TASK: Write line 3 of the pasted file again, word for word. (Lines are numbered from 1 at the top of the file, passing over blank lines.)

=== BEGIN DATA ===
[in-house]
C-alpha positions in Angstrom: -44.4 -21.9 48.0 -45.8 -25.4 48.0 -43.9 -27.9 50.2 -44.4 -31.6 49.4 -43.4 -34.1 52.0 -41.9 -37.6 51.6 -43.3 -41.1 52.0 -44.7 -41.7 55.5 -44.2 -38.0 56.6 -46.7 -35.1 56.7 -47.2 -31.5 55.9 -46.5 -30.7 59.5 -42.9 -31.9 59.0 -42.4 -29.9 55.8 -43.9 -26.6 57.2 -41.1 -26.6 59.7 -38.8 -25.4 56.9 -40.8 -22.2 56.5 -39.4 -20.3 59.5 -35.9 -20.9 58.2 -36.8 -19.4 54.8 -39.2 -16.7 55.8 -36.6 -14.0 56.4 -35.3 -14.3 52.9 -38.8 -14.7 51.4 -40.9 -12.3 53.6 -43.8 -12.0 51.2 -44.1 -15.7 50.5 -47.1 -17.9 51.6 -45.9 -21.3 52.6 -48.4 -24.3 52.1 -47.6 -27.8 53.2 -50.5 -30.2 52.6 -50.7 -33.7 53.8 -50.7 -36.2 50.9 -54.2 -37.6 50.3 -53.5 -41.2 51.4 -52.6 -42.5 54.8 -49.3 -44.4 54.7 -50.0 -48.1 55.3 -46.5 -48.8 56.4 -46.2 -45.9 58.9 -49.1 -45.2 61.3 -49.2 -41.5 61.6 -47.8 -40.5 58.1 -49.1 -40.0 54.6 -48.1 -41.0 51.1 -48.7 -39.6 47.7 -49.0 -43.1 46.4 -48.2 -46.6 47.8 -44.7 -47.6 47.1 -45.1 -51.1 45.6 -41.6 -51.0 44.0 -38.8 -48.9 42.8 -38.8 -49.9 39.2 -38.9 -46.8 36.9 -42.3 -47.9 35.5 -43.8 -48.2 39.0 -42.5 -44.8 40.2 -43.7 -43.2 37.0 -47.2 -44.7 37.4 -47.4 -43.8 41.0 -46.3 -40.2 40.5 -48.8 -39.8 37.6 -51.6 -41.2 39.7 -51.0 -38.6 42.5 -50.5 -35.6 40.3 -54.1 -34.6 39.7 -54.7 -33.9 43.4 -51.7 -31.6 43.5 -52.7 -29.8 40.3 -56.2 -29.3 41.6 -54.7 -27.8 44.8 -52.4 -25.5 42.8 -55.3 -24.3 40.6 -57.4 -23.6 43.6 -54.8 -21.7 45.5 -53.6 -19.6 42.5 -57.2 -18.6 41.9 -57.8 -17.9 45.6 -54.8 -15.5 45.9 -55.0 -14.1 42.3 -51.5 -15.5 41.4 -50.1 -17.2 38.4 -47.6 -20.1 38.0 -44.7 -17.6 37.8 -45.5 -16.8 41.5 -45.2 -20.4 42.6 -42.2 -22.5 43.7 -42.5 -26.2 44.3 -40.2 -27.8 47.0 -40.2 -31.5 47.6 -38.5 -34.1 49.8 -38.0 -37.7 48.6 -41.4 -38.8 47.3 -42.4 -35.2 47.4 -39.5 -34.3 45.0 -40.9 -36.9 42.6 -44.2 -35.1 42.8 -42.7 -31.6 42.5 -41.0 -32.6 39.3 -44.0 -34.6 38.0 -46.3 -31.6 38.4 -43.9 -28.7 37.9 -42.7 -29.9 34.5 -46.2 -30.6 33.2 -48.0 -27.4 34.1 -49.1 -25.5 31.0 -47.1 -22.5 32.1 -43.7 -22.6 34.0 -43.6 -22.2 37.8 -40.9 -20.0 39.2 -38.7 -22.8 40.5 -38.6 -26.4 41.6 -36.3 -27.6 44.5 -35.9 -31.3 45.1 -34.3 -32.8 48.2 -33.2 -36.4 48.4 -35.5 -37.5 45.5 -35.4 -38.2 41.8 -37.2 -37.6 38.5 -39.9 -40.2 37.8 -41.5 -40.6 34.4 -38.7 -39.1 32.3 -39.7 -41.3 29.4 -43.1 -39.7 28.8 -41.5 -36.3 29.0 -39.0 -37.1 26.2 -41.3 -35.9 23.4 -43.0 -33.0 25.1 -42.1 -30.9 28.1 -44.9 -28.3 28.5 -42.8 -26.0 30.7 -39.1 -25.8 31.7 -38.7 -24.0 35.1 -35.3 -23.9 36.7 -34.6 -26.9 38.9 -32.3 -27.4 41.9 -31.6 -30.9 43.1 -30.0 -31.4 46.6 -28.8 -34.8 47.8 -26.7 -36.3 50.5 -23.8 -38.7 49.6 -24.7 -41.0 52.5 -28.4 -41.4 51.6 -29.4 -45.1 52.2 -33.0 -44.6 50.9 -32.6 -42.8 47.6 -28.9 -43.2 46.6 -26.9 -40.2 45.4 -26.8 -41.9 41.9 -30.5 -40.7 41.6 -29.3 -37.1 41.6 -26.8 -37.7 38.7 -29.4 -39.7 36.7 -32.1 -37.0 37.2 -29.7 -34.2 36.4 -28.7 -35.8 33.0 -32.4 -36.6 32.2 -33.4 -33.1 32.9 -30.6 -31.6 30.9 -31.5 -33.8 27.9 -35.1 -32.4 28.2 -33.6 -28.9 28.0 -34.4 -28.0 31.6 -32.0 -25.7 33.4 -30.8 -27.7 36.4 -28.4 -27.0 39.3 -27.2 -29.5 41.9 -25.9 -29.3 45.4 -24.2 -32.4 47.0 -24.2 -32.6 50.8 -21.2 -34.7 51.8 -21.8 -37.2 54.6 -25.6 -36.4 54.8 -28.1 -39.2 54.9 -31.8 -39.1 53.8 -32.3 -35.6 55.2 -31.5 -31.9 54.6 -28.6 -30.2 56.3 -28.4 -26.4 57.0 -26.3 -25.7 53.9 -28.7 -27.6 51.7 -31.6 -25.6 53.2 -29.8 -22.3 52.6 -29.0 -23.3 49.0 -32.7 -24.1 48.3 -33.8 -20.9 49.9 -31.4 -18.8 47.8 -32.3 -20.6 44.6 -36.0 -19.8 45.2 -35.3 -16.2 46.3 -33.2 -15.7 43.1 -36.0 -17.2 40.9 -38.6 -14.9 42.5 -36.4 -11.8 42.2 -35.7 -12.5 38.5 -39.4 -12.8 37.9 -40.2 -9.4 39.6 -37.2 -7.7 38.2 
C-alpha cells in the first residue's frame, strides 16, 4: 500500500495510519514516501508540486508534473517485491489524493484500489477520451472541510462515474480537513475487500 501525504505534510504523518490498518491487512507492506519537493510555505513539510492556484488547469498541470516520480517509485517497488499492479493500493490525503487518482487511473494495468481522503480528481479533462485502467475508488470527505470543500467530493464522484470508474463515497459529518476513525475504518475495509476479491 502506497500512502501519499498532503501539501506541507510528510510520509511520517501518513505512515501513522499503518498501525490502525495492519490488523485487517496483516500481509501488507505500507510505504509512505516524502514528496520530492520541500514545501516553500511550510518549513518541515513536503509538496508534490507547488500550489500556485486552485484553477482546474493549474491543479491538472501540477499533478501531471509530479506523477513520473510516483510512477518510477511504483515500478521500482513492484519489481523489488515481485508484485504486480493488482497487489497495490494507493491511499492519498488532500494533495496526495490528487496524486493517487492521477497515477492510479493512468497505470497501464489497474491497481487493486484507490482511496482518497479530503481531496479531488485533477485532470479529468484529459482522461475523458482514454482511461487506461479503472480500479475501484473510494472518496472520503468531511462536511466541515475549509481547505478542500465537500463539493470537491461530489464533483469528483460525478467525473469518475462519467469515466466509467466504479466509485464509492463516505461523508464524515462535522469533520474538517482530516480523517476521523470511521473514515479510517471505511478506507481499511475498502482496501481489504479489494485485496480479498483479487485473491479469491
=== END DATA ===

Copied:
C-alpha cells in the first residue's frame, strides 16, 4: 500500500495510519514516501508540486508534473517485491489524493484500489477520451472541510462515474480537513475487500 501525504505534510504523518490498518491487512507492506519537493510555505513539510492556484488547469498541470516520480517509485517497488499492479493500493490525503487518482487511473494495468481522503480528481479533462485502467475508488470527505470543500467530493464522484470508474463515497459529518476513525475504518475495509476479491 502506497500512502501519499498532503501539501506541507510528510510520509511520517501518513505512515501513522499503518498501525490502525495492519490488523485487517496483516500481509501488507505500507510505504509512505516524502514528496520530492520541500514545501516553500511550510518549513518541515513536503509538496508534490507547488500550489500556485486552485484553477482546474493549474491543479491538472501540477499533478501531471509530479506523477513520473510516483510512477518510477511504483515500478521500482513492484519489481523489488515481485508484485504486480493488482497487489497495490494507493491511499492519498488532500494533495496526495490528487496524486493517487492521477497515477492510479493512468497505470497501464489497474491497481487493486484507490482511496482518497479530503481531496479531488485533477485532470479529468484529459482522461475523458482514454482511461487506461479503472480500479475501484473510494472518496472520503468531511462536511466541515475549509481547505478542500465537500463539493470537491461530489464533483469528483460525478467525473469518475462519467469515466466509467466504479466509485464509492463516505461523508464524515462535522469533520474538517482530516480523517476521523470511521473514515479510517471505511478506507481499511475498502482496501481489504479489494485485496480479498483479487485473491479469491